Cinderella | Third Space


Do we need another Cinderella film?
Thu 26 Mar 2015

Cinematic rating: 3.5 stars

Reel Dialogue Rating: 3 stars

Who has not heard the story of Cinderella? It has been told throughout the ages. In written form, animated, told on stage and as live action films. For those select few who do not know the story, here is a summary or refresher. Cinderella is a tale of Ella (Lily James) who lives a charmed life, but inevitably it takes a few tragic turns. The dire consequences of her father's poor choice to remarry after the loss of her mother causes Ella to suffer through the abuse of her step-mother Lady Tremaine (Cate Blanchett) and her daughters. She finds herself as the indentured servant of this evil trio and despite promising her mother to "have courage and be kind", Ella begins to lose hope. In a twist of fate, she comes in contact with Prince Kit (Richard Madden), who is immediately entranced by her inner and outer beauty and makes it possible for all the maidens of the kingdom to come to the castle for the ball to choose a wife. This is where the magical spin begins to unfold. What would a fairy tale be without a fairy godmother, the love of animals and creative usage of garden vegetables? Ella makes it to the ball, but will this be a modern day retelling of this fairy tale that twists the story of love, kindness and evil stepmothers or will it remain true to the Cinderella tale told throughout the generations?
This telling of Cinderella can be summarised in one word, refreshing. Director Kenneth Branagh (Thor, Hamlet) did not try to make a big political statement with his telling of the Cinderella story, no feminist rants or judgement of the political systems of the time. Also, there were no grand surprises, it was a sincere telling of a fairy tale. Love, beauty, kindness and evil were all portrayed without apology and straightforward. Men are allowed to be men and women are allowed to be women. Ella was a strong and appealing character, but managed to be portrayed with refreshing innocence. Lily James (Downton Abby) managed to toe the line between strength and beautiful fragility. Richard Madden (Game of Thrones) was masculine and delivered as a prince charming that did not take himself too seriously, but understood his obligations. Cate Blanchett pulls off villainy at a level that shows the greatness of her acting range. Also, even though she was briefly on screen, Helena Bonham Carter (The King's Speech) was perfectly cast as the fairy godmother. The rest of the cast, who are all regulars of Branagh's previous films, supported this lovely tale of young love and overcoming tragedy. The acting was supported by gorgeous sets and cinematography which allowed for a journey into another world. A world of recent European splendour and a magical forever ever after. Within all of the grandeur and beauty, there seemed to be some confusion defining the target audience. Sitting in the theatre with a multitude of little girls in blue dresses, it was hard not to notice that they were not captivated by what was on the screen. Why? Branagh's interpretation of this familiar fairy tale is for a mature audience. It seemed intended for an audience that would appreciate the deeper considerations of life, love and family. Which did not make for a bad cinematic experience, merely a shift in expectation and the provision of lines for many would be Prince Charmings in the future. For the sake of the audience it was intended, Cinderella has no objectionable material, but the mature themes of death and abuse might be a bit much for younger viewers.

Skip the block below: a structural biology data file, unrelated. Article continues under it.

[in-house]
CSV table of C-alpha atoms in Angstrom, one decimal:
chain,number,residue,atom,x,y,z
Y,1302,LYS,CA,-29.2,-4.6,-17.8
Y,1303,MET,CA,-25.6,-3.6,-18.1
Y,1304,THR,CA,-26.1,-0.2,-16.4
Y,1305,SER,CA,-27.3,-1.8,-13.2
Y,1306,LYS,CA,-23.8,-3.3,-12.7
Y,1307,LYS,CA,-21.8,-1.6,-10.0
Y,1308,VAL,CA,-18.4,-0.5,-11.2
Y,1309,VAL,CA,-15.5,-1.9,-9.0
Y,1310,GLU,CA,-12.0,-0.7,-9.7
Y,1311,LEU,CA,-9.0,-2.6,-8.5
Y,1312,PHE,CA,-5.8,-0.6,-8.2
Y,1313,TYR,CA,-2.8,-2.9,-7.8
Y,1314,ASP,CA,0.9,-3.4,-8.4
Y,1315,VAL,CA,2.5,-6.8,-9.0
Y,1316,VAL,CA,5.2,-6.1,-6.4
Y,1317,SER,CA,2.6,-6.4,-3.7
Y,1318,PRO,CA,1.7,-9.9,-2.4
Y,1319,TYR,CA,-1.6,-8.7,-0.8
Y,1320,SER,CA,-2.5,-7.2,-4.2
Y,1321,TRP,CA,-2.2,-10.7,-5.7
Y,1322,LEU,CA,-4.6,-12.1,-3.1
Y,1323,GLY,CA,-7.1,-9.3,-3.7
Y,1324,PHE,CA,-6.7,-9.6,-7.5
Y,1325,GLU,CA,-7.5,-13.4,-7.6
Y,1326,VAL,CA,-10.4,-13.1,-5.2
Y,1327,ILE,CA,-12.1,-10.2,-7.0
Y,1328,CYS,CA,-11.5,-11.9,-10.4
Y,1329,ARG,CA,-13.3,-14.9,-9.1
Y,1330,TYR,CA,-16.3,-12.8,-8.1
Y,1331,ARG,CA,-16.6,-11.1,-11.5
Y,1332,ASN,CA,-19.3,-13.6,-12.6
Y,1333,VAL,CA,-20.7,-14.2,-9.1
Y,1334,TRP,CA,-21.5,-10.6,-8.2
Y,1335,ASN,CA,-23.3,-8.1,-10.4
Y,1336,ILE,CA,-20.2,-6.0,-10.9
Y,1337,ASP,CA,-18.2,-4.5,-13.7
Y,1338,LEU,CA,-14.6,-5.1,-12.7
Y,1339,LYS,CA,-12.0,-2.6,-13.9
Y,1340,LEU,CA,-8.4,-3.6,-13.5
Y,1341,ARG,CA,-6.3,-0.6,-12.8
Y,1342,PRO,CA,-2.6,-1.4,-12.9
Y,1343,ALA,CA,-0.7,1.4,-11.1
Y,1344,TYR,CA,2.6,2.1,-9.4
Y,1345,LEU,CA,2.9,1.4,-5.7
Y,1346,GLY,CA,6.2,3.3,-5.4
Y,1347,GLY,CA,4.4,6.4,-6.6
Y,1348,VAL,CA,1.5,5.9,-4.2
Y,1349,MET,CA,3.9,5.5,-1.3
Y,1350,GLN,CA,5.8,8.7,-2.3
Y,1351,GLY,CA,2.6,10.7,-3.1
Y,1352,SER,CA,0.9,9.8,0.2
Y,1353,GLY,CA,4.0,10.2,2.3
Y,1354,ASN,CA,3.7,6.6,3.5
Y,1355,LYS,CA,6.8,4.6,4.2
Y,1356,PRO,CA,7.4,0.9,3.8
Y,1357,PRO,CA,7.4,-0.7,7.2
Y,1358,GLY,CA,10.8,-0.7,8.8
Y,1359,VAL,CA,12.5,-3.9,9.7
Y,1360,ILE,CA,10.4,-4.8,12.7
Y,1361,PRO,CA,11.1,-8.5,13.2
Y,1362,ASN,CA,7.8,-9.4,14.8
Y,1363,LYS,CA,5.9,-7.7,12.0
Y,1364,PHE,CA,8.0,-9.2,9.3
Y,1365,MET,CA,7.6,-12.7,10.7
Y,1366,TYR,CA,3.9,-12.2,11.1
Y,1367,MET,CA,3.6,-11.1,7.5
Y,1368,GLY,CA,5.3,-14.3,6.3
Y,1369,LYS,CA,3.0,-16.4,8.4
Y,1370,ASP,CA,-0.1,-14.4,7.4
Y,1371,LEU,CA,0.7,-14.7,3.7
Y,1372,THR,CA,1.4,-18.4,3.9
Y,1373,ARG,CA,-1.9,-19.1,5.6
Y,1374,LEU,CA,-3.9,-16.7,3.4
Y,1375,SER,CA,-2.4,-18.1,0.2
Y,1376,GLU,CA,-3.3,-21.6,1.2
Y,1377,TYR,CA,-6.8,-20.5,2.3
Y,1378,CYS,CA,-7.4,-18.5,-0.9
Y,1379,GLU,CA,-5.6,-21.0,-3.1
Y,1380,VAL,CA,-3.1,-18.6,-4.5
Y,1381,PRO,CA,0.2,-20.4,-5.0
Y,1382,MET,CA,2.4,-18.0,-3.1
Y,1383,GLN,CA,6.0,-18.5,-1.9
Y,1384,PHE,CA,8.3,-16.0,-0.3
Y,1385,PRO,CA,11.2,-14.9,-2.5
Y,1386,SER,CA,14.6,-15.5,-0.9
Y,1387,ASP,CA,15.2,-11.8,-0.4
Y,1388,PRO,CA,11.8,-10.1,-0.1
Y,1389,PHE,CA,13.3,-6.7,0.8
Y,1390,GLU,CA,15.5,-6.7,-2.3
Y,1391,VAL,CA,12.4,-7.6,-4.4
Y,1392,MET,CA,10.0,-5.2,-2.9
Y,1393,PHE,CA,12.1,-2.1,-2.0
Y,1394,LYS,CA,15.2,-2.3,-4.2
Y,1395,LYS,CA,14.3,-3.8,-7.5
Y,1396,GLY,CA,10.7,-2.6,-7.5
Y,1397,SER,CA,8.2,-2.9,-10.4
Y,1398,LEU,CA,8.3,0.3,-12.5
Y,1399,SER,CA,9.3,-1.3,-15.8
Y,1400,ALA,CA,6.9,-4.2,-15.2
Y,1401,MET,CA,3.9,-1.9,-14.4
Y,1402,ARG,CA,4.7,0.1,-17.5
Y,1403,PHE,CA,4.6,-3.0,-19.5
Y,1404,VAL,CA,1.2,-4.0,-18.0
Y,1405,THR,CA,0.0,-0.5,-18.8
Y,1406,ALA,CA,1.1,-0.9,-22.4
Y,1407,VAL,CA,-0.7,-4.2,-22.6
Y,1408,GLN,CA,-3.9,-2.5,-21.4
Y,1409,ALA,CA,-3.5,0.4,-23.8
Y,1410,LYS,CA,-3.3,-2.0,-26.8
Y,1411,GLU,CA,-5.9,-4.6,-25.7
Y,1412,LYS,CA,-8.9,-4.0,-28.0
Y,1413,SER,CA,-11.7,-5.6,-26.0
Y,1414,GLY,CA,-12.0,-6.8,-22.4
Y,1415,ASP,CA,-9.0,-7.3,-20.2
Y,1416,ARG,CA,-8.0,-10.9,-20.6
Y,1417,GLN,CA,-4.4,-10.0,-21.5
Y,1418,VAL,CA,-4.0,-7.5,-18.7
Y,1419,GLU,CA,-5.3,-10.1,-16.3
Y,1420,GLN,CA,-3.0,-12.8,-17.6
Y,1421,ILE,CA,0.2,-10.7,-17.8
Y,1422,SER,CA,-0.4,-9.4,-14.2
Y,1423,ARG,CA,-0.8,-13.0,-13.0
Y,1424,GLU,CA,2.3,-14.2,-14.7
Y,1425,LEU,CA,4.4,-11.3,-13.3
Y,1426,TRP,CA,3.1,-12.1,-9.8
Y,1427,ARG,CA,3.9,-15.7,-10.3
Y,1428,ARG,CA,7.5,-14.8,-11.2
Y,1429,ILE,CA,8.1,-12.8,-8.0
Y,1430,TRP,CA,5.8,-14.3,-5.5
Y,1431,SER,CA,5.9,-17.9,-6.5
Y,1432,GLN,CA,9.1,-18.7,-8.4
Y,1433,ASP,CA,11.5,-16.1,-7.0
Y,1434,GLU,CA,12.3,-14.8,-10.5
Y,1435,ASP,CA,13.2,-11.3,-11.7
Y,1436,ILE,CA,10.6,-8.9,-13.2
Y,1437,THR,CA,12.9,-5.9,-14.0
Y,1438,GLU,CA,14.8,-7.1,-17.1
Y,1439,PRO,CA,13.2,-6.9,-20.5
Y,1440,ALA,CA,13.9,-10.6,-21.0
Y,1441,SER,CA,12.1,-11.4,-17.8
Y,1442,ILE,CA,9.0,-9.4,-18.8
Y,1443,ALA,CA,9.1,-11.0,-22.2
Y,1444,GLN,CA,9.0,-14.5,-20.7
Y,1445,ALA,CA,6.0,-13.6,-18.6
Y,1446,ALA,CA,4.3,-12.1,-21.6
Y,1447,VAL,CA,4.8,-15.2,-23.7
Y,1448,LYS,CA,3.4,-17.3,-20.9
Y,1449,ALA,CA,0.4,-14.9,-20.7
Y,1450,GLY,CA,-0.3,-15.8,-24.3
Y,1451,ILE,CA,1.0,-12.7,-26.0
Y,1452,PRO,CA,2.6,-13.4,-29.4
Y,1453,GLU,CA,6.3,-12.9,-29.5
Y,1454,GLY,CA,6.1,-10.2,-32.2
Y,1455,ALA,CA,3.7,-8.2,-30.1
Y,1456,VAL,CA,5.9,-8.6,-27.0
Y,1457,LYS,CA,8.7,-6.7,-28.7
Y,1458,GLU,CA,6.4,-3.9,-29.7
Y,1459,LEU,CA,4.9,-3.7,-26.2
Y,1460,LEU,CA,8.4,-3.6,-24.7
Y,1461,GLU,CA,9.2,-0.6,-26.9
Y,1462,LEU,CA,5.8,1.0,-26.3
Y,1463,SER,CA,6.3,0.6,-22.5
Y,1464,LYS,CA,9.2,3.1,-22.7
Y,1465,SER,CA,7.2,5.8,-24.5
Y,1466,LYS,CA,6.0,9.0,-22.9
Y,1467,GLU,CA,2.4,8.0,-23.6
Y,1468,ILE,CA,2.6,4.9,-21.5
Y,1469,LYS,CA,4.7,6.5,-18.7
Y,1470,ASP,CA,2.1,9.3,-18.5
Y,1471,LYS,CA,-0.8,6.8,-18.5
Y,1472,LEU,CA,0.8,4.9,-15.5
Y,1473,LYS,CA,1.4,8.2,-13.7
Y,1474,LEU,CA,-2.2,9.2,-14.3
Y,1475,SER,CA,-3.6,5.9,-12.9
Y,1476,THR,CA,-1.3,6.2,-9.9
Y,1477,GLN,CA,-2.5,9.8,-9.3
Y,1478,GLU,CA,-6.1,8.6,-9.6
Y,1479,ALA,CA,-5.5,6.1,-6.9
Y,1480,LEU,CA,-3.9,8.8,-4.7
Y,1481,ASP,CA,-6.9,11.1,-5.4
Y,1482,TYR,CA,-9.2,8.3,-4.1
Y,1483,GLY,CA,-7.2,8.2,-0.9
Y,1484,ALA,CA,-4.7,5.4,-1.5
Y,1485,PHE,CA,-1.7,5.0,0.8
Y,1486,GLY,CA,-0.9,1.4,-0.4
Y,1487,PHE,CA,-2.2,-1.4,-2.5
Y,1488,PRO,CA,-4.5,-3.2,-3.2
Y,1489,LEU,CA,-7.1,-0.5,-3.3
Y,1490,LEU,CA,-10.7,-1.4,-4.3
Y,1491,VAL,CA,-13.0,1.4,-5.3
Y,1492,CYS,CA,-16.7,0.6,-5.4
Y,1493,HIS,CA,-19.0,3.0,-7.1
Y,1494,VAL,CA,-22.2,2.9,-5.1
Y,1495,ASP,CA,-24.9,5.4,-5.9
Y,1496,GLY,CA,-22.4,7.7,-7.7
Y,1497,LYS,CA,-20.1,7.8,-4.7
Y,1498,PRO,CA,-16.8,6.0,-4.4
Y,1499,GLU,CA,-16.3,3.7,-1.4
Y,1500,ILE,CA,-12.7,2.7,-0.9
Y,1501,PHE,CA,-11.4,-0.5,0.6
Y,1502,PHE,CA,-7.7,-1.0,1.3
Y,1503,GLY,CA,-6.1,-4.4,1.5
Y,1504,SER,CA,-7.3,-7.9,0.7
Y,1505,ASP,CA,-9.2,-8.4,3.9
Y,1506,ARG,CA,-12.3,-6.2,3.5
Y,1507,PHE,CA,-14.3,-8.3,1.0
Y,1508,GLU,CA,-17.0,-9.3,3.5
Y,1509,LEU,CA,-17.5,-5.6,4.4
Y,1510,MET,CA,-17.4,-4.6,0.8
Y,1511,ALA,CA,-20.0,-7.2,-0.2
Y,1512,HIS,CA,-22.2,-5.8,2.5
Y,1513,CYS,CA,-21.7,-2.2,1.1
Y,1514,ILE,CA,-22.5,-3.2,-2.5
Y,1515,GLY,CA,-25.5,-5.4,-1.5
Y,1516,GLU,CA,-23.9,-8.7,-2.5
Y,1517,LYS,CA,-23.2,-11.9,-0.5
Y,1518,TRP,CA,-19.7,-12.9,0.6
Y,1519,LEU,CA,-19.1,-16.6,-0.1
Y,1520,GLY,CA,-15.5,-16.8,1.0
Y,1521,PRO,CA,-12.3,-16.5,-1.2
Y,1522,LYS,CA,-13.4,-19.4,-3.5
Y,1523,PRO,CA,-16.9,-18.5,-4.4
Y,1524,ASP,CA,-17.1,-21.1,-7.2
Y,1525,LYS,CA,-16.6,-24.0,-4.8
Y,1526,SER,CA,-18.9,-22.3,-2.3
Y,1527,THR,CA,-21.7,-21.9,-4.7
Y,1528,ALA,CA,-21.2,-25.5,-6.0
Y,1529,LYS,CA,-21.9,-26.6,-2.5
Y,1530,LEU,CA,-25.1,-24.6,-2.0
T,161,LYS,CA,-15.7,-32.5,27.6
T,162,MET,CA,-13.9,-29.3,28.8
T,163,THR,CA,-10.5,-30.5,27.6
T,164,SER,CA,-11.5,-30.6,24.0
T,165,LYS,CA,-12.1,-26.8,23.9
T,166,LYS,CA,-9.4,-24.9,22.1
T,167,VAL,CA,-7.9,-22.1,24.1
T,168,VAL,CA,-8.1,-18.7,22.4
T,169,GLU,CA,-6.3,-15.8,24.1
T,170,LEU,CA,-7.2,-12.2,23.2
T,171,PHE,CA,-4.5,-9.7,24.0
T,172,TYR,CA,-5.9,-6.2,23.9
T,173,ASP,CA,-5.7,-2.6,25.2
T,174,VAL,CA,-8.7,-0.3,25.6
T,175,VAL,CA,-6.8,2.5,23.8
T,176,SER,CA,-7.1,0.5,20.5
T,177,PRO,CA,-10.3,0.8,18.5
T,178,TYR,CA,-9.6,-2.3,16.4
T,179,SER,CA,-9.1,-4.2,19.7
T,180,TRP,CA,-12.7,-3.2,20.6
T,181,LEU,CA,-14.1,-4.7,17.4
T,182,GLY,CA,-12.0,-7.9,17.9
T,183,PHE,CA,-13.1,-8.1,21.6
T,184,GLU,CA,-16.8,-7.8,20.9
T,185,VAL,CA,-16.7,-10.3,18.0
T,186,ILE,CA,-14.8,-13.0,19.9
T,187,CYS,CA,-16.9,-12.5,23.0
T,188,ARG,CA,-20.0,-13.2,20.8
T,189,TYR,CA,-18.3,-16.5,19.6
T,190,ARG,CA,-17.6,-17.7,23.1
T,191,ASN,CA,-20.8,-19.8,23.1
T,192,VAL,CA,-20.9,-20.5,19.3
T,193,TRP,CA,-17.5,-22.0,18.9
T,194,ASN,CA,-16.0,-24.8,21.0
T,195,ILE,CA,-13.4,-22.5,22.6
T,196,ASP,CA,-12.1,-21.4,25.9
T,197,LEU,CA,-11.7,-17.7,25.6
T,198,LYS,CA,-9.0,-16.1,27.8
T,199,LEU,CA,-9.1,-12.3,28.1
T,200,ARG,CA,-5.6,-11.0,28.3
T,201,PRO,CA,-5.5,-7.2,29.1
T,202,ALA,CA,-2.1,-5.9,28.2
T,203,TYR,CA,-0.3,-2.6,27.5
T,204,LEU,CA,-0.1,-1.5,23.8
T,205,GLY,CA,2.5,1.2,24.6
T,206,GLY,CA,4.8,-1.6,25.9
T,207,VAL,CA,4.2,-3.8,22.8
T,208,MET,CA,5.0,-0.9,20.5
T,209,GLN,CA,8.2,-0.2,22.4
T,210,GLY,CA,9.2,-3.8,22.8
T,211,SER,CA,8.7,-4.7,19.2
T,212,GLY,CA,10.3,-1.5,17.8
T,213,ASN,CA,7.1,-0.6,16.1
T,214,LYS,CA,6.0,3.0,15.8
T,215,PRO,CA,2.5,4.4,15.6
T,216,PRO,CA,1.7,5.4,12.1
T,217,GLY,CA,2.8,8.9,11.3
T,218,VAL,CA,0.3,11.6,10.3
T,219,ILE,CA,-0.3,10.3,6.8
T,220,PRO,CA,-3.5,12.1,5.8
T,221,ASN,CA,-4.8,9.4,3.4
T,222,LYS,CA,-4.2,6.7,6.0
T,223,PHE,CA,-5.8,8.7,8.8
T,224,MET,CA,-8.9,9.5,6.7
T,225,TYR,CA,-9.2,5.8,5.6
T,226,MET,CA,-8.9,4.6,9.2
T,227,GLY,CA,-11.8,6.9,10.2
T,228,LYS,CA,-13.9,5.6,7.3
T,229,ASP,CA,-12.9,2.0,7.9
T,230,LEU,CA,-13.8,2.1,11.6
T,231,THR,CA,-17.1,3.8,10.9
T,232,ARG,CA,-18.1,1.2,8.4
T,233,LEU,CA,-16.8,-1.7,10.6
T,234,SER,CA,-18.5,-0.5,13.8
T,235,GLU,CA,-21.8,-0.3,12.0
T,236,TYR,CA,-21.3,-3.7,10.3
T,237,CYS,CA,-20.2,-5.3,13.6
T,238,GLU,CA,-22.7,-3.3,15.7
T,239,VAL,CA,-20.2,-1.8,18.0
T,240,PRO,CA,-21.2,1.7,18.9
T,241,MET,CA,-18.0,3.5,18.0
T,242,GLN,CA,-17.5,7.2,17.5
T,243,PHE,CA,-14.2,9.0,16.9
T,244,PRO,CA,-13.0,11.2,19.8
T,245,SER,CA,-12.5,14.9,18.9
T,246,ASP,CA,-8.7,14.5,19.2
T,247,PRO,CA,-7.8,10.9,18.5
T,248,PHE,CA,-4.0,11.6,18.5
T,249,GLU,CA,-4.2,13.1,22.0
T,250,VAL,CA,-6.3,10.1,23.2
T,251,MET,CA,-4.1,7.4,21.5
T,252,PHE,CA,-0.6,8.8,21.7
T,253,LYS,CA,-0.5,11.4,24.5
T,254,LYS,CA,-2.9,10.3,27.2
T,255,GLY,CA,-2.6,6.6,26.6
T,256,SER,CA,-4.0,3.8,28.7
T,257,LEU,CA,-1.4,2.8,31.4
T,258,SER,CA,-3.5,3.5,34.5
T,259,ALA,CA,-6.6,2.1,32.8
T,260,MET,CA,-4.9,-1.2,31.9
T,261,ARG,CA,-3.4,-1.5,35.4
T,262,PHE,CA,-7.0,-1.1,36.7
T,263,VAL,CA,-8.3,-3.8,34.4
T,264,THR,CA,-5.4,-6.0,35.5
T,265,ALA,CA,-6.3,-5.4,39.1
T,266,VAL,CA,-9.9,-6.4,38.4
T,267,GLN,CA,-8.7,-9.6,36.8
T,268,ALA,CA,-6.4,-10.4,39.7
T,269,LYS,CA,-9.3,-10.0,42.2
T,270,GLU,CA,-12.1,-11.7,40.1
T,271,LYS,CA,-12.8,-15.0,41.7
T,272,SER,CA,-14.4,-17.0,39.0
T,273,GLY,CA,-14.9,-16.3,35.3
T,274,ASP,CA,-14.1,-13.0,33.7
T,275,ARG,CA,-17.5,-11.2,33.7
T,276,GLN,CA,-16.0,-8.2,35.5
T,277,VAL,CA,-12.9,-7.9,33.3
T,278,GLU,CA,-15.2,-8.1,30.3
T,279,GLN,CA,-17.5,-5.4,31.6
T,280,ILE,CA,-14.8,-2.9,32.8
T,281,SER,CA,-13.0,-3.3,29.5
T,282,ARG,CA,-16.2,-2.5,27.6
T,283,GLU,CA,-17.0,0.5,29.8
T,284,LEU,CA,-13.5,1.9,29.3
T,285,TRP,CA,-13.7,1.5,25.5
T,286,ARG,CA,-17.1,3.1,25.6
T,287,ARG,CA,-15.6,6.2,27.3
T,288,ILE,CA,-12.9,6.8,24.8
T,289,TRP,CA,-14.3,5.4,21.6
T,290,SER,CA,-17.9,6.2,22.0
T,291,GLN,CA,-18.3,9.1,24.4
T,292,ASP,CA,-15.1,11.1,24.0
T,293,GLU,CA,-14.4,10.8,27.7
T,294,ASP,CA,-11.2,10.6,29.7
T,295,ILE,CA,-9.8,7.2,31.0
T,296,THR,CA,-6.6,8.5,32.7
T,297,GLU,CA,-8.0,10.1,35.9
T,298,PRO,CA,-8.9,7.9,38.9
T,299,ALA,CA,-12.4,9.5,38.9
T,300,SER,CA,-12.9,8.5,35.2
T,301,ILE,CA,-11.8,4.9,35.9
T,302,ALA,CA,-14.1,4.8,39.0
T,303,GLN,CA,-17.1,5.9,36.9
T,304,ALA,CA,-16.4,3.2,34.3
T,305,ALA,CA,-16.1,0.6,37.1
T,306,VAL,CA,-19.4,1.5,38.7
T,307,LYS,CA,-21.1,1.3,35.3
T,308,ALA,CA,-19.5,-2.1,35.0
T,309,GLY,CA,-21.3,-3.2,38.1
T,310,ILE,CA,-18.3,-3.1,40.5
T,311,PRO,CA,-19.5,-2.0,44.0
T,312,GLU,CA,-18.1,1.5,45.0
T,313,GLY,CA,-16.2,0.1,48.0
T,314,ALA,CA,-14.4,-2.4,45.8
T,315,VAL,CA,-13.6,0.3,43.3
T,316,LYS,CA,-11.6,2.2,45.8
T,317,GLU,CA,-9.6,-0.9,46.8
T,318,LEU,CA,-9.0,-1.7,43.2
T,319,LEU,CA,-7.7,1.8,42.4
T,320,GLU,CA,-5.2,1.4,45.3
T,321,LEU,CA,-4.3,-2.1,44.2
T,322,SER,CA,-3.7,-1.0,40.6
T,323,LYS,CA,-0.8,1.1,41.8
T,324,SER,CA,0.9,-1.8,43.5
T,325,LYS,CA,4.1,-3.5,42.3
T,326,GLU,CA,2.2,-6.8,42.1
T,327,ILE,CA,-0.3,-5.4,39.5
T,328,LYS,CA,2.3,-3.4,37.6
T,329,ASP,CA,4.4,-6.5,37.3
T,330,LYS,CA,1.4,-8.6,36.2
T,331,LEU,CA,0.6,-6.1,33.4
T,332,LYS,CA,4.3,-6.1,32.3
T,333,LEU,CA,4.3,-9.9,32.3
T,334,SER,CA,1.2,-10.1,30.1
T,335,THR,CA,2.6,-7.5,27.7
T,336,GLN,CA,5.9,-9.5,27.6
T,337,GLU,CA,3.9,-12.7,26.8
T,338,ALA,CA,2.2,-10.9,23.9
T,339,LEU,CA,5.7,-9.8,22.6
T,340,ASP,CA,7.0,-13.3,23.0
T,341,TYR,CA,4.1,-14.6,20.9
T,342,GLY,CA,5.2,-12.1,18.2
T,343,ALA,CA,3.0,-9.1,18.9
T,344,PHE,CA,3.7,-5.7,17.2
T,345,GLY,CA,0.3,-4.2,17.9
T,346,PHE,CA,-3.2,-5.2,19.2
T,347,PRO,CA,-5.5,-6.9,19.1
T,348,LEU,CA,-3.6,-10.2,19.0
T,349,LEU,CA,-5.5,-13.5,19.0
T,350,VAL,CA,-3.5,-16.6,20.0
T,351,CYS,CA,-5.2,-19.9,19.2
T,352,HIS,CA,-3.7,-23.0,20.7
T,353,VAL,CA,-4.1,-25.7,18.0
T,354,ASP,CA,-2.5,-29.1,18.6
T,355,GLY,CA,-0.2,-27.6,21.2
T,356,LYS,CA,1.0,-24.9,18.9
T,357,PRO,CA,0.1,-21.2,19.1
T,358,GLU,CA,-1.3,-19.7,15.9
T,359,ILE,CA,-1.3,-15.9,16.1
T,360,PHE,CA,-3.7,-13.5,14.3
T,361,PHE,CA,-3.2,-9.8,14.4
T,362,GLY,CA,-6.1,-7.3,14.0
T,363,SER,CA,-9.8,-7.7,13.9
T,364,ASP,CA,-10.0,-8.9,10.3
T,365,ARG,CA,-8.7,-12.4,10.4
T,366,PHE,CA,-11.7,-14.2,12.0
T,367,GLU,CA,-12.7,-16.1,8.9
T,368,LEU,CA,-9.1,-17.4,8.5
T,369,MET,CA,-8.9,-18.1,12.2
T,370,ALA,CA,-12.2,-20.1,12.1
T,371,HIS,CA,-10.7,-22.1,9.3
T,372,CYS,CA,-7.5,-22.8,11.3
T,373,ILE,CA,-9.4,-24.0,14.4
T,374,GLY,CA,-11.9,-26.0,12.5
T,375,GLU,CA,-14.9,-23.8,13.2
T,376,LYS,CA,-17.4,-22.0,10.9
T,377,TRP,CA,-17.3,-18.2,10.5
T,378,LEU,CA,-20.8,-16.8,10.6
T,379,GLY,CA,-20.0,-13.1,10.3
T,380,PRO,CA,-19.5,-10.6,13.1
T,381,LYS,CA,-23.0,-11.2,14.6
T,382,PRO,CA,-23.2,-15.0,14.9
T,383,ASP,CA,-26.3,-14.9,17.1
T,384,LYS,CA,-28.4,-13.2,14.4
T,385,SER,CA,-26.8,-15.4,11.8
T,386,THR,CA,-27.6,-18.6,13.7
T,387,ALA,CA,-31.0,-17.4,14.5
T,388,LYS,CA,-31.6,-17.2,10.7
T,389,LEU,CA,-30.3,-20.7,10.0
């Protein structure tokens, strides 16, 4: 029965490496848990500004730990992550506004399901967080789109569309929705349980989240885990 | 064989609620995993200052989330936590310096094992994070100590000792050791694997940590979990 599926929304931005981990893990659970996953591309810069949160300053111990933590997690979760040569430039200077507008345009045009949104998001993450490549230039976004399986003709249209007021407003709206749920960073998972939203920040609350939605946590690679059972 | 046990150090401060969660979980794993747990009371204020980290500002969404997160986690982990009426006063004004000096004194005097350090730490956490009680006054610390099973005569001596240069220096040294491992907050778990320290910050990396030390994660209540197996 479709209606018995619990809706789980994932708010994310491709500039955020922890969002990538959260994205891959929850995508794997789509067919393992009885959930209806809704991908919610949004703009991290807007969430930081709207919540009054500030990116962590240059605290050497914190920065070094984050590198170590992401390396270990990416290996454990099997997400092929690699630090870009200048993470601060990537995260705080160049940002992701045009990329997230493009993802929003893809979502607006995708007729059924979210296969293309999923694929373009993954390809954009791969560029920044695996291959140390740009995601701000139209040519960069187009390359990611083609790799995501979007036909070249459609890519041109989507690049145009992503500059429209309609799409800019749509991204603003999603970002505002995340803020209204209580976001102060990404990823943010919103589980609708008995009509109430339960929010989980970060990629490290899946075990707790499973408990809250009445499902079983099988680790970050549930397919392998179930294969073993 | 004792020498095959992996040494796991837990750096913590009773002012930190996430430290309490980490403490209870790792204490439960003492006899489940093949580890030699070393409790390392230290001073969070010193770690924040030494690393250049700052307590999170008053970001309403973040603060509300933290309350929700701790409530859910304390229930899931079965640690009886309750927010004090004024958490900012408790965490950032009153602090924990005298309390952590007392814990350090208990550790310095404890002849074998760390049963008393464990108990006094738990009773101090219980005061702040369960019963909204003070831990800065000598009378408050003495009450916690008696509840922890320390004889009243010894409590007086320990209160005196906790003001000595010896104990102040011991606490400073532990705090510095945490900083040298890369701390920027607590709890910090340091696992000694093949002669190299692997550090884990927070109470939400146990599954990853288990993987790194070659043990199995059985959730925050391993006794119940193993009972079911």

There is overarching themes of kindness and courage in lives of the characters. Thankfully there is a balance to these themes and a reality that not all things will go your way in life. With the inevitability of these difficulties, the lesson can be found in how you choose to respond to them. Including the highs and lows of family, which is a deeper theme that is opened by Cinderella. It is seen in the portrayal of Ella and her parents, the prince and his father and even in the contrast of the treatment by Lady Tremaine and her daughters. Throughout Branagh's depiction of family, he is able to show that the deep love of family helps throughout the most difficult of situations. Love, kindness and family are not new elements to this sort of film, but there is a freshness to these familiar but classic elements. If you go into this film hoping for a new or darker portrayal of Ella's adventures, you will be disappointed. This is a fairy tale that delivers a magical journey that requires a suspension of disbelief, but will help to revive the most pessimistic in the audience, if you are willing to believe.

Leaving the cinema...
Do we need another Cinderella film? Sure, it was worth the time. Was it a Kid's Korner film? Not really. This Cinderella tale is for mature audiences that desire a bit of escapism. It will not be for those looking for a harsh dose of reality, but it was a refreshing telling of a familiar tale. Kenneth Branagh has found his key directorial niches. Shakespeare and fairy tales.

Bravo, Branagh, Bravo!

Reel Dialogue: What are the bigger questions to consider from this film?
1. What does the Bible say about death of a loved one? (Psalm 34:18, Revelation 21:4)
2. Why is family important? (Nehemiah 4:14, Ephesians 5:25)
3. What does the Bible say about kindness and courage? (Ephesians 4:32, Joshua 1:9)

Reviews written by Russell Matthews' and based on a five star rating system @ Russelling Reviews #russellingreviews

Leave a Comment